While people around the country have linked the ban to further devaluation of the Naira, MAN has commended the Bank on the ban, claiming it will lower production costs. According to MAN, purchasing dollars from bureaus is expensive and raises the cost of production.
Segun Ajayi-Kadir, the Director-General of MAN, believes this policy will save the value of the Naira and allow forex to reach those who are genuinely in need across the country. He thinks of bureaus de change as middlemen whose sole purpose it to hoard forex and sell at exorbitant prices. “With the new policy, manufacturers will depend solely on the interbank market for their FX needs,” he said.
He added that “We hope the banks will provide a seamless process and timely execution of foreign exchange applications by manufacturers. We believe that a single FX window will eliminate the excesses of middlemen, save the value of the naira and allow for available FX to be allocated productively using the official banking protocols,” he quickly added.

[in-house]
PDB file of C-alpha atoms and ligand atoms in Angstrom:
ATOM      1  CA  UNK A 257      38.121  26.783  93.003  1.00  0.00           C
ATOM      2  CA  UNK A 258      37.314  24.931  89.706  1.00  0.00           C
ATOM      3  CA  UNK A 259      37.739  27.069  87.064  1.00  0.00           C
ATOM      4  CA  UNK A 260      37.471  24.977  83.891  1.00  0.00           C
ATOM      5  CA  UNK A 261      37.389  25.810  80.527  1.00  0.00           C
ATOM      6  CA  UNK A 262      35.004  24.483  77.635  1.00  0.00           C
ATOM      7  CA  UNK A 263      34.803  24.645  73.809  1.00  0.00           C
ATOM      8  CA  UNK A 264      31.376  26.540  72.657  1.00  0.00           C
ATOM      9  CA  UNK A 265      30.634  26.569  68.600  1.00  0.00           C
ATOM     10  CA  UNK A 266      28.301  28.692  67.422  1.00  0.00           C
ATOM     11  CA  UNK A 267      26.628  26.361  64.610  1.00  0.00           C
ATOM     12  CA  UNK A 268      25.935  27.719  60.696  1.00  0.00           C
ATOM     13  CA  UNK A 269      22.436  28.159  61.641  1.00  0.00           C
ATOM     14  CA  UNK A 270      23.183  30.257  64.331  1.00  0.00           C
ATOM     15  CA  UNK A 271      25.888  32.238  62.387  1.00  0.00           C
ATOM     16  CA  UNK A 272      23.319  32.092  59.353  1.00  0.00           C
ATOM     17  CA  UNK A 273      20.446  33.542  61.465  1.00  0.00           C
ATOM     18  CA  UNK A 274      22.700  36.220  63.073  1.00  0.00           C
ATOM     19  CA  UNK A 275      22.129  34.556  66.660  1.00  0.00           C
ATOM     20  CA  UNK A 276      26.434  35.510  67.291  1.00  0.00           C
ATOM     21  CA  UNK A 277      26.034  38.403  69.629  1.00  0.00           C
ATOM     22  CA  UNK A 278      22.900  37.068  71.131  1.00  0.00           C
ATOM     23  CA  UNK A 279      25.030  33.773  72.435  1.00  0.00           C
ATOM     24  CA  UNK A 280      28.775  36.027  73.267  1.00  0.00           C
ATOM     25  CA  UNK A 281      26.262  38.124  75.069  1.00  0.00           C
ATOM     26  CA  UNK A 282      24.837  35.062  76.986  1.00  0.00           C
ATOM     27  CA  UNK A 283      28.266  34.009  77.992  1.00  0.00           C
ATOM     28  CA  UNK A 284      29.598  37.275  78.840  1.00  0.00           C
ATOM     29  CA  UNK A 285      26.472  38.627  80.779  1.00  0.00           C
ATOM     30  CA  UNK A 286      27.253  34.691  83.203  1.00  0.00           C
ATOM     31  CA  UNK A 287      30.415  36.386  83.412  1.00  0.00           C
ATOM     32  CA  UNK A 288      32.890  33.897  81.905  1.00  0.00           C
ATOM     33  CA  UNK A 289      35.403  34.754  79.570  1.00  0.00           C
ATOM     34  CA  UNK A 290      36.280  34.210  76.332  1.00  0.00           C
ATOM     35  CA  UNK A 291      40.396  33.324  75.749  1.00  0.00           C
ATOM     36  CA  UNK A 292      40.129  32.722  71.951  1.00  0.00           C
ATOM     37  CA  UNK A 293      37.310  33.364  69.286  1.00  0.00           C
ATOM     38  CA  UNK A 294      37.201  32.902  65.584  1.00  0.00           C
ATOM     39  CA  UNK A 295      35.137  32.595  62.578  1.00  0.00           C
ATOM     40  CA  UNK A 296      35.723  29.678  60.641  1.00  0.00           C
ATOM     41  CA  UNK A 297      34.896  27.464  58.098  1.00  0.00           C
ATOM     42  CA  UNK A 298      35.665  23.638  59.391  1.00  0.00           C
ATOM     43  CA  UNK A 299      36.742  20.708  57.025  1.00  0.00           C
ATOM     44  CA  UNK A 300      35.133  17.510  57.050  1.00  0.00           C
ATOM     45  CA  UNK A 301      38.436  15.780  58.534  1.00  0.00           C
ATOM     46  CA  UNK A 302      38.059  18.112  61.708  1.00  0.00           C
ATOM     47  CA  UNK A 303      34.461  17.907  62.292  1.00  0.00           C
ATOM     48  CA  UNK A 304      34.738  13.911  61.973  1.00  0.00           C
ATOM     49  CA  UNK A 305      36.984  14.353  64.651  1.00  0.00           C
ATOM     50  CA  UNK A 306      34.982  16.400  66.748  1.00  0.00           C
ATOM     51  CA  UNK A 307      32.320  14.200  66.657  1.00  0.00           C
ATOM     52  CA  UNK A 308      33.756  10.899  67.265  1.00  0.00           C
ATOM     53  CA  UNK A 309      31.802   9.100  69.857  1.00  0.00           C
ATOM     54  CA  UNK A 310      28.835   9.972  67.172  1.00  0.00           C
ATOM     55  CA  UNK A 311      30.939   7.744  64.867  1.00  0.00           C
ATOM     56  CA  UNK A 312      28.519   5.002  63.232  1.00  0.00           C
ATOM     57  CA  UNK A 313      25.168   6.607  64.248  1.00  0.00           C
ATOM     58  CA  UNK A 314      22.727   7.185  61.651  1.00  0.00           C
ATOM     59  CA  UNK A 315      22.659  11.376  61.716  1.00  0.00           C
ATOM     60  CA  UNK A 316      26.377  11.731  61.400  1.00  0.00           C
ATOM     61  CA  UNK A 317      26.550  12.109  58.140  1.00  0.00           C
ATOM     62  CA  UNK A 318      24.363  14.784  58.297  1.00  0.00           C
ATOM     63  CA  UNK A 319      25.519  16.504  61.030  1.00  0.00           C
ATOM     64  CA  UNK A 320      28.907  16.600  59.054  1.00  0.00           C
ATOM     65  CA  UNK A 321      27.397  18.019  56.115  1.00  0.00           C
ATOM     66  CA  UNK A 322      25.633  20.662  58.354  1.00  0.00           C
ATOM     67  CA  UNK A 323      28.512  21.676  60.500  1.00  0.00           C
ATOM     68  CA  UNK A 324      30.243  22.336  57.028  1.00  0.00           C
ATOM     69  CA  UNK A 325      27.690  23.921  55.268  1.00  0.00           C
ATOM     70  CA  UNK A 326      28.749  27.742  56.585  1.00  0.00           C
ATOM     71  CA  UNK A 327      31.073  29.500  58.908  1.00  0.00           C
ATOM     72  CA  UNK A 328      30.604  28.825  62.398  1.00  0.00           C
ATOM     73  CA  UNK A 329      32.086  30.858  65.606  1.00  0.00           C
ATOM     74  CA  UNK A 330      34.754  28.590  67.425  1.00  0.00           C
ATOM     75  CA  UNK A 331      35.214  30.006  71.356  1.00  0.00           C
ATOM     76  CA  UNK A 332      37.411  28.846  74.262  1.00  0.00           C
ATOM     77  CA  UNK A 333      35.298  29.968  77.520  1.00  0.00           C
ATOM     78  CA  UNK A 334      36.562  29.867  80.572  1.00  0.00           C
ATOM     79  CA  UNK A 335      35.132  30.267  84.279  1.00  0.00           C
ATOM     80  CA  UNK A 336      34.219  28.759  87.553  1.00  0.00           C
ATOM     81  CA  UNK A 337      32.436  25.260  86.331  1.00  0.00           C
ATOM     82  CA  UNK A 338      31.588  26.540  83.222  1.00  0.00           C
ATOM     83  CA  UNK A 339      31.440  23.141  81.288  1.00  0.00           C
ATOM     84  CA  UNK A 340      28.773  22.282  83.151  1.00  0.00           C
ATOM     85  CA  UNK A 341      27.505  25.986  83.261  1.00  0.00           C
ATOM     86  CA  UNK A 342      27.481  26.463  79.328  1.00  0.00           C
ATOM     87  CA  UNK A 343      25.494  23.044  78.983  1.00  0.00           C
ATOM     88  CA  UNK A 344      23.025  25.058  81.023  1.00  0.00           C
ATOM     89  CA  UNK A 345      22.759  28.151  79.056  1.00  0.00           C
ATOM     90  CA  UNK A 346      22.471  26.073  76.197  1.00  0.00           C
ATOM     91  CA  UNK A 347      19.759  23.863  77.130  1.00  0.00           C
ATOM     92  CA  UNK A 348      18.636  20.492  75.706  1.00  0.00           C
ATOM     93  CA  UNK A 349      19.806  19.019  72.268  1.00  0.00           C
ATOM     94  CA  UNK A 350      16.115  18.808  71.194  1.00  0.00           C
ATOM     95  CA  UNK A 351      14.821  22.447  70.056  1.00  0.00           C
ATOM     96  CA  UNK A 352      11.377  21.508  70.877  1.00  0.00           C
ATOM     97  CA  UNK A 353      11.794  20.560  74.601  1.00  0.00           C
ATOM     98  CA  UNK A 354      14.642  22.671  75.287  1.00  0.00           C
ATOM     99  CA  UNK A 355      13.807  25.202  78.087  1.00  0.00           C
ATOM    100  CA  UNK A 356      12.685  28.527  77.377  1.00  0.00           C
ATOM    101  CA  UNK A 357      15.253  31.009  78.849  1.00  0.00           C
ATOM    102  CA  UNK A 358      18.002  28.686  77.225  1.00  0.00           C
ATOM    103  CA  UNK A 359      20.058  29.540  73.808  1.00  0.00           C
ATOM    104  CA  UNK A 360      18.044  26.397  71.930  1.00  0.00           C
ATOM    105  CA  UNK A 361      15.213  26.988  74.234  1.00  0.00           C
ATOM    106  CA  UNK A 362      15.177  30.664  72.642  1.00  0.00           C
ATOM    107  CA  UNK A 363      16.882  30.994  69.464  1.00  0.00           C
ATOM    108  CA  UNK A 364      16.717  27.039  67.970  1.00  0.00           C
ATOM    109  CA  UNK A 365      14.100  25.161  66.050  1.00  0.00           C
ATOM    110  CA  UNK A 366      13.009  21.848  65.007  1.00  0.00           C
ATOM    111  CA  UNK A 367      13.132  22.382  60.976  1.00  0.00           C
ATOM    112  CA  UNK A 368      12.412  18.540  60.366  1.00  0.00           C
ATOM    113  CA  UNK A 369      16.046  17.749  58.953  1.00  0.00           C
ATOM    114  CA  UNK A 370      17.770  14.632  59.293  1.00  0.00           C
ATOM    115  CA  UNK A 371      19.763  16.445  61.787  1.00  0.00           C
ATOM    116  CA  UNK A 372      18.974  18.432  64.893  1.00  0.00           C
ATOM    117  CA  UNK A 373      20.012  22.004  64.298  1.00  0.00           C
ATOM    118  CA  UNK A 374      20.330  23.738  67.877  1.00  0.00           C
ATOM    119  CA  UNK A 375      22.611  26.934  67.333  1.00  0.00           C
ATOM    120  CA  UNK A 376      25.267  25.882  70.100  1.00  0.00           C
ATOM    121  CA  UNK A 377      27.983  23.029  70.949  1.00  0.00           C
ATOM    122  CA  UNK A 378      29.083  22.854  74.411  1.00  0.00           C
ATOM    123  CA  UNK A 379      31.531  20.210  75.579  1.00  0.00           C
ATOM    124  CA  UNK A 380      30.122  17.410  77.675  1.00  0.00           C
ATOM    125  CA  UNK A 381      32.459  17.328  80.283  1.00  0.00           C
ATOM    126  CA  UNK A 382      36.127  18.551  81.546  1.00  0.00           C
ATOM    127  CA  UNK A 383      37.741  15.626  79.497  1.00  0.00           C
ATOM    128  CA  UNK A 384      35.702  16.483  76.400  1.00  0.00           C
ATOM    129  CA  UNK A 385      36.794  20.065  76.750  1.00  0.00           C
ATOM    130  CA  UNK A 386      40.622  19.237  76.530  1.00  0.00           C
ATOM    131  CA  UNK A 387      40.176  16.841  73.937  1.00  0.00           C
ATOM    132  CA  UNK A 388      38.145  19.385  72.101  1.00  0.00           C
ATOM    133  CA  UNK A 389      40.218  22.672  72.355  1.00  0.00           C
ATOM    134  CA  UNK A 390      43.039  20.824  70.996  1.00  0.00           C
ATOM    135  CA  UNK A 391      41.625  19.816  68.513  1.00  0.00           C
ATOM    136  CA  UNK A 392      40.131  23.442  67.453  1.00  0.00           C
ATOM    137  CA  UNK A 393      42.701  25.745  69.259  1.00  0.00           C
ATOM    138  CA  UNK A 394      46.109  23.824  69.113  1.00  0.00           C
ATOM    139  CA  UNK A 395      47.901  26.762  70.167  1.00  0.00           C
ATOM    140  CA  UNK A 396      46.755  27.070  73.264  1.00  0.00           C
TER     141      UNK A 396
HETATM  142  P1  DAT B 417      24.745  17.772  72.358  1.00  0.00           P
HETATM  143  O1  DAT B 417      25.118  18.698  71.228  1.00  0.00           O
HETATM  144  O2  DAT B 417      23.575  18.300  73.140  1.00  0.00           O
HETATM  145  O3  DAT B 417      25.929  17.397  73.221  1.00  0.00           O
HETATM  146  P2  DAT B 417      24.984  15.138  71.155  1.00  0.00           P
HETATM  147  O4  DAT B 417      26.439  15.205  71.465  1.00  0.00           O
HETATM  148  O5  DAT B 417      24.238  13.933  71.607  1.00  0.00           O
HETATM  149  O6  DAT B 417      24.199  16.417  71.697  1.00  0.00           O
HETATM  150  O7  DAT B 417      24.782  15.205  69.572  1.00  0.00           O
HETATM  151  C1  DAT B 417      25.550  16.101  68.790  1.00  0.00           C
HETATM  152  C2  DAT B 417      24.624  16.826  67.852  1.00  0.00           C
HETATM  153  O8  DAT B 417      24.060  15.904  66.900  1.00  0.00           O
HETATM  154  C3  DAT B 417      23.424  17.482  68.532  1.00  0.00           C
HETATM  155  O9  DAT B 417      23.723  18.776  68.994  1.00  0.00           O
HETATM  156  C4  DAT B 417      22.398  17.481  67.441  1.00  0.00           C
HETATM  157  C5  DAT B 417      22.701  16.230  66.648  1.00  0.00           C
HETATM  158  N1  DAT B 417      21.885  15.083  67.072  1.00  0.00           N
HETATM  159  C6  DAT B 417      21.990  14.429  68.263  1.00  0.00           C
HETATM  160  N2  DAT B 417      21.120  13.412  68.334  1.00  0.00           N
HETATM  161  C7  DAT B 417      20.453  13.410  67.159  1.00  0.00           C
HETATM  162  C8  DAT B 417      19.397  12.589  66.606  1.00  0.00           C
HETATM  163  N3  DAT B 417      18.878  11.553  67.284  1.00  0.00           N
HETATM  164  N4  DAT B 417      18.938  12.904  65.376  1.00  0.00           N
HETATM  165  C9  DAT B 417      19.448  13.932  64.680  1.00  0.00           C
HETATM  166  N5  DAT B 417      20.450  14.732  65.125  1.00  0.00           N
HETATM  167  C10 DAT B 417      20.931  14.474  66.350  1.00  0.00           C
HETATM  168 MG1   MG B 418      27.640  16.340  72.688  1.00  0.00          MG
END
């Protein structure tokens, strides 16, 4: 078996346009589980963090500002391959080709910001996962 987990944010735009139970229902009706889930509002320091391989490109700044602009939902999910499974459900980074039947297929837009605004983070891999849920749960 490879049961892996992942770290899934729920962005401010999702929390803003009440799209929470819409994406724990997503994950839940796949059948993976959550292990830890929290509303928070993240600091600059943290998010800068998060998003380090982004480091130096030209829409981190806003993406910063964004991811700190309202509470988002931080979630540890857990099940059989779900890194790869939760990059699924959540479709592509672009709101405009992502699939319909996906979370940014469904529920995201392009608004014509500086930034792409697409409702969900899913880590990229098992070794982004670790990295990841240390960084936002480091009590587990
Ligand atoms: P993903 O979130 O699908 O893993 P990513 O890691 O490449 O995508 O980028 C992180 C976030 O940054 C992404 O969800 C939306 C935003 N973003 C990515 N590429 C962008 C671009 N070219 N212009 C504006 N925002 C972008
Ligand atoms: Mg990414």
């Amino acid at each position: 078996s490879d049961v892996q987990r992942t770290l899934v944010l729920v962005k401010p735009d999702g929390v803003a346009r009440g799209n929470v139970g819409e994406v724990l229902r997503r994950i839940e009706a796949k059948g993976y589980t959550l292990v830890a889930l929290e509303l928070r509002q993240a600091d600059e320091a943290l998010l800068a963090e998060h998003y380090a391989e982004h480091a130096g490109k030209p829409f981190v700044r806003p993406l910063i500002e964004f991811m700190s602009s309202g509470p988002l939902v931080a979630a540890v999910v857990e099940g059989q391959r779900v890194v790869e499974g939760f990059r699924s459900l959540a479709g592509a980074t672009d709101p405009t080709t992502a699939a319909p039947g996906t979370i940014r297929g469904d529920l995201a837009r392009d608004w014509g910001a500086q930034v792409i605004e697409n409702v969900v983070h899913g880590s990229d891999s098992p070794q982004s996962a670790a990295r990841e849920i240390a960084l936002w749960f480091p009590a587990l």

Since the Bank began selling foreign exchange to bureau de change operators, the number of operators has grown from 74 in 2005, to over 5,000 in 2021. Bank Governor Godwin Emefiele seems to agree with Segun on the role of these middlemen. He says they have diverted from the main reason they were established. “We have noted with disappointment and great concern that our bureau de change operators have abandoned the original objective of their establishment; which was to serve retail end users who need $5,000 or less,” he said in a televised speech. Instead, they have turned into accomplices for criminals engaging in illegal activities such as money laundering.
These operators have been a primary black market in the country since 2005, providing exchange rate support for those unable to formally access forex directly from Central Bank. This ban has impeded their ability to source foreign exchange from the Bank. It could have a significant impact on the country’s economy and put even more pressure on the naira. The Nigerian naira has been most unfortunate, experiencing severe devaluation in the past few years, going from N180 per dollar in 2015 to over N500.
While it is still too early to tell if the new policy will yield the desired effects, the naira has in the meantime strengthened against the dollar since the ban. It currently trades at N509 for a dollar, going down from N525 per dollar as of last week.